2014 News Releases
Four Alaska fishing vessels resolve seafood waste violations to protect marine environment
Release Date: 02/12/2014
Contact Information: Hanady Kader, EPA Public Affairs, 206-553-0454, firstname.lastname@example.org
(Seattle—Feb. 12, 2014) Three companies that operate four seafood processing vessels in federal waters off the coast of Alaska have agreed to comply with Clean Water Act permits that limit the discharge of pollutants from seafood waste. Golden Fleece, Inc., Blue North Fisheries, Inc. and The Fishing Company of Alaska, Inc. agreed to settle violations of Clean Water Act permits with the U.S. Environmental Protection Agency and pay fines.
“Seafood processors have to monitor treatment systems and wastewater,” said Jeff KenKnight, manager of the National Pollutant Discharge Elimination System Compliance Unit at the EPA in Seattle. “Permits require monitoring to ensure wastewater treatment systems are running properly and so we know the nature of pollutants entering the ocean.”
The four vessels process Pacific cod, Pollock and/or flat fish and discharge millions of pounds of seafood waste each year into the Bering Sea, Gulf of Alaska and North Pacific Ocean. The National Pollutant Discharge Elimination System general permits for seafood processors in Alaska are intended to protect marine habitat and species.
Vessels that process seafood and discharge waste into the ocean are required to follow a federal wastewater discharge permit. The permit, issued under the Clean Water Act, requires that seafood waste be ground to a maximum size of ½ inch in order to more quickly spread seafood waste solids throughout the ocean. The ½ inch grind requirement was set specifically for remote areas of Alaska.
In addition, the permit requires floating processors to monitor pathways where wastes exit the vessel to ensure that the pathways are clear, monitor the sea surface for marine animals of concern and floating residues, and monitor metals in the incoming water and wastewater.
The companies have paid fines and brought their vessels into compliance.
Golden Fleece, Inc.
EPA found that the F/V Golden Fleece violated the Clean Water Act from 2008 until 2013. An EPA inspection in March 2013 found that Golden Fleece, Inc. discharged seafood waste from the vessel without a permit for three years. Previously, the company had a permit but failed to conduct and record grinder and waste conveyance inspections and failed to submit annual reports in a timely manner. Annual reports describe the production and discharge of seafood processing waste and document the vessel’s compliance with permit conditions.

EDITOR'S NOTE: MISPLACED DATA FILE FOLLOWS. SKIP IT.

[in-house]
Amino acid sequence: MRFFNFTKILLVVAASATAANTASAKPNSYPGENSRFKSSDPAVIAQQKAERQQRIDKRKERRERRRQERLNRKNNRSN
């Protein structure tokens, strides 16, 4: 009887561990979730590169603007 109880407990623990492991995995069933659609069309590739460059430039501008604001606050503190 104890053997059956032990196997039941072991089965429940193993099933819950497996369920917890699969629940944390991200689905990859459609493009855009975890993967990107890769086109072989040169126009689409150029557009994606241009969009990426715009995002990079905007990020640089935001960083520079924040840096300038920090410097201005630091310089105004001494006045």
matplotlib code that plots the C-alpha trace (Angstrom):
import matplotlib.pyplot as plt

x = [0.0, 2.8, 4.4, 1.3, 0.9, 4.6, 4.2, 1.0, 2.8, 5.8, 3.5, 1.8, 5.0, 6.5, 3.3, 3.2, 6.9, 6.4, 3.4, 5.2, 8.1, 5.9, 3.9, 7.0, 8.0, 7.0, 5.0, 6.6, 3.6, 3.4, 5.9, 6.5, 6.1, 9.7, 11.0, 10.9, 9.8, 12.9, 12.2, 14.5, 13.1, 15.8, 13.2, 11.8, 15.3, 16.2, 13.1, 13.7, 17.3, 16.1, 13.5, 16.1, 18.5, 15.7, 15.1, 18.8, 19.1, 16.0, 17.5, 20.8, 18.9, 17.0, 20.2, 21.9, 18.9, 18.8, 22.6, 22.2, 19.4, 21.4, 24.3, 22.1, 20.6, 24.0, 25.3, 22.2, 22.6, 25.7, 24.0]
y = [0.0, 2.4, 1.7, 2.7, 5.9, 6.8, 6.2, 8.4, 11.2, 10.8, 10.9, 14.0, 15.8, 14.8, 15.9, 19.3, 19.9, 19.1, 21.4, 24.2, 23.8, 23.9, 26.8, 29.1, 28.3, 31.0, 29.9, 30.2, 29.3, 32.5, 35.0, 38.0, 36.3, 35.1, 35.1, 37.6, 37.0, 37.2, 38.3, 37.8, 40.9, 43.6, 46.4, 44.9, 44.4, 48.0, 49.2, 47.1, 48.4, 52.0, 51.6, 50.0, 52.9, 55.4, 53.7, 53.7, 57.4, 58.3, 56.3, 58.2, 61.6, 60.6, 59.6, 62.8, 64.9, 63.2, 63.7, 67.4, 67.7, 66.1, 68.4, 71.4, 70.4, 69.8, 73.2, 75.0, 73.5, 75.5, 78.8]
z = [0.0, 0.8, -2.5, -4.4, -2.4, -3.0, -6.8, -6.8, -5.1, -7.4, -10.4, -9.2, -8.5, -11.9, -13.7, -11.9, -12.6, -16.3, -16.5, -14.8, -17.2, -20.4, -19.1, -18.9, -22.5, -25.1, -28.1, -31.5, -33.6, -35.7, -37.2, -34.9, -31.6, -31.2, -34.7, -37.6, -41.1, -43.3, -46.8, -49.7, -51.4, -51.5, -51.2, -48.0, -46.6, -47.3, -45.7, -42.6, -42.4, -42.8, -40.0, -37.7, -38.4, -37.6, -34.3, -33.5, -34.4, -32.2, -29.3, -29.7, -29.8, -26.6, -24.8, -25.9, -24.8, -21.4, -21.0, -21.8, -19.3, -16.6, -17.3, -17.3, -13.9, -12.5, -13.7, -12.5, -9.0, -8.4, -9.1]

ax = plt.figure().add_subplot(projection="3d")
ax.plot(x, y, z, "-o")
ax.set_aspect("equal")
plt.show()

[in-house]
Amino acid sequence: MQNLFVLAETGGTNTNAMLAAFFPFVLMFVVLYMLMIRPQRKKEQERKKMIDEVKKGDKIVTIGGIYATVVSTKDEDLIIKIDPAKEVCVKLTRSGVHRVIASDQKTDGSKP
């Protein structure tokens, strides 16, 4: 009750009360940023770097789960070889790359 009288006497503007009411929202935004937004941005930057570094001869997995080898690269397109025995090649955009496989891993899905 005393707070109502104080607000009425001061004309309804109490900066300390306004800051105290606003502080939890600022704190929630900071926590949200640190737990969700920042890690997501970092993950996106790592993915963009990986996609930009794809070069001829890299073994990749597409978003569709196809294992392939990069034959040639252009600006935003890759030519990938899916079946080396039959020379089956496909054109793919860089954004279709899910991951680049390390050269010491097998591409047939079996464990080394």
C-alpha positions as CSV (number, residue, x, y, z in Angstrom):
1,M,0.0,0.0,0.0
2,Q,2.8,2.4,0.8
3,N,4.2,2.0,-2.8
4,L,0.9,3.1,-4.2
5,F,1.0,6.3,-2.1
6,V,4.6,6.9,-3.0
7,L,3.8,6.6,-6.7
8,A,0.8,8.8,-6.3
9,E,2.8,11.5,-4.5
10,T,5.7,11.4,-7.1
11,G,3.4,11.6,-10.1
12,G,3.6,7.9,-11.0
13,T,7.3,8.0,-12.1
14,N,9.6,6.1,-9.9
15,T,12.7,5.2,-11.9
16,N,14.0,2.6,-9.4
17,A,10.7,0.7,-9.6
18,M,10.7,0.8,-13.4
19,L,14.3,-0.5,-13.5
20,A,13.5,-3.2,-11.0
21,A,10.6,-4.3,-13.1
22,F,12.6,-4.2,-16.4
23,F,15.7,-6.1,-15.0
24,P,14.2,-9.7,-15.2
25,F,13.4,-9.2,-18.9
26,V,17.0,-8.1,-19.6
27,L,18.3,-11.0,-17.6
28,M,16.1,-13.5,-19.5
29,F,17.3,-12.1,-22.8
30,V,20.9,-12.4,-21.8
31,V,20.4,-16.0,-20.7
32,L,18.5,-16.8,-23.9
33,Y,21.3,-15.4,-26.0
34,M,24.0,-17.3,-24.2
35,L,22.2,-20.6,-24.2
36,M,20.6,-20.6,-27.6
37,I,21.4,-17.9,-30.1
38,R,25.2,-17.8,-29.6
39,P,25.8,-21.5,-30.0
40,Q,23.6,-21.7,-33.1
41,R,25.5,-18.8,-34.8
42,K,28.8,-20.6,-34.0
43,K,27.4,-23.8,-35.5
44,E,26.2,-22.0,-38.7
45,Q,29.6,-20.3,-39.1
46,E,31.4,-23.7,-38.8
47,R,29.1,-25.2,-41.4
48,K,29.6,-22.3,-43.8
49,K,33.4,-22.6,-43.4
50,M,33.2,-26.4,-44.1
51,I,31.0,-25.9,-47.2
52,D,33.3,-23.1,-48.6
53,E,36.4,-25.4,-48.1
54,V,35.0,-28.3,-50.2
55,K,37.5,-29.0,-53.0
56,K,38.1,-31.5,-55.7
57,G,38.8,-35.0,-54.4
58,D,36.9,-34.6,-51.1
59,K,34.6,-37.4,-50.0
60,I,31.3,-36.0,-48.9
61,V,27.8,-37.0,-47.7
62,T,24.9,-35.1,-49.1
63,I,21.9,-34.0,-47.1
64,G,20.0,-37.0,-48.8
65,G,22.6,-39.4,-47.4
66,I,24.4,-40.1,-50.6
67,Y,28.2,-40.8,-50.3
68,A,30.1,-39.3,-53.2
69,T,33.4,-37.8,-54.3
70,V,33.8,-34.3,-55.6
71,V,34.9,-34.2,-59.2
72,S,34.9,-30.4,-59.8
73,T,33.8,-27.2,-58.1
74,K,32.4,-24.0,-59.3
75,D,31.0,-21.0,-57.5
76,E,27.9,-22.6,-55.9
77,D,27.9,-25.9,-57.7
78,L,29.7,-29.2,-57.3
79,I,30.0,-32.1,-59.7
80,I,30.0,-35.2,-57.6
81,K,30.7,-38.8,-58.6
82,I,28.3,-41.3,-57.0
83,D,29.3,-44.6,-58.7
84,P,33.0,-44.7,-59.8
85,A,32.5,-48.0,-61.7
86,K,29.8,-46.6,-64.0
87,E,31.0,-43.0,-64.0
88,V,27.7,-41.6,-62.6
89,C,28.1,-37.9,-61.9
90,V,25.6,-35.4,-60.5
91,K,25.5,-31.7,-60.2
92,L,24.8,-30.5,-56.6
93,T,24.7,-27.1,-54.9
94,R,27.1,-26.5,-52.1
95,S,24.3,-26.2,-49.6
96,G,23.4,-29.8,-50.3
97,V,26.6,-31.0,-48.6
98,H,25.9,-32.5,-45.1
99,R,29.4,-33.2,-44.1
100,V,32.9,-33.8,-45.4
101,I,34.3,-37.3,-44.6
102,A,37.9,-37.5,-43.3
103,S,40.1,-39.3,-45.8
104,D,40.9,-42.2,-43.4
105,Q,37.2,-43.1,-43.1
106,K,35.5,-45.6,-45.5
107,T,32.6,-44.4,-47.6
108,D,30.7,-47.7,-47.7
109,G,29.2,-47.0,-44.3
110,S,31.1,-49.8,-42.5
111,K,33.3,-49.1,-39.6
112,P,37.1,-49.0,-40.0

The company is now in compliance and agreed to pay a fine over $136,000.
Blue North Fisheries, Inc.
EPA found violations on two vessels, the F/V Blue Pacific and F/V Blue Ballard, from 2008 until 2011. EPA inspections in April 2012 found Clean Water Act violations that included unauthorized discharges, failure to submit timely annual reports, and failure to monitor the grinder and the size of discharged seafood waste, the sea surface, and metals. In addition, the F/V Blue Ballard discharge seafood from 2008 until 2010 without coverage under the required federal permit.
The company is now in compliance and agreed to pay a total fine of $94,500 for the violations by the two vessels.
The Fishing Company of Alaska, Inc.
EPA found violations on one vessel, the F/V Alaska Warrior, from 2008 until 2012. An EPA inspection in January 2013 found violations that included failure to monitor and keep records of the grinder and waste conveyance system until 2010 and failure to conduct about half of the required metals monitoring starting in 2010.
The company is now in compliance and agreed to pay a fine over $44,000.
For more information on the general NPDES permits, visit: http://yosemite.epa.gov/R10/WATER.NSF/NPDES+Permits/General+NPDES+Permits#Seafood%20Processing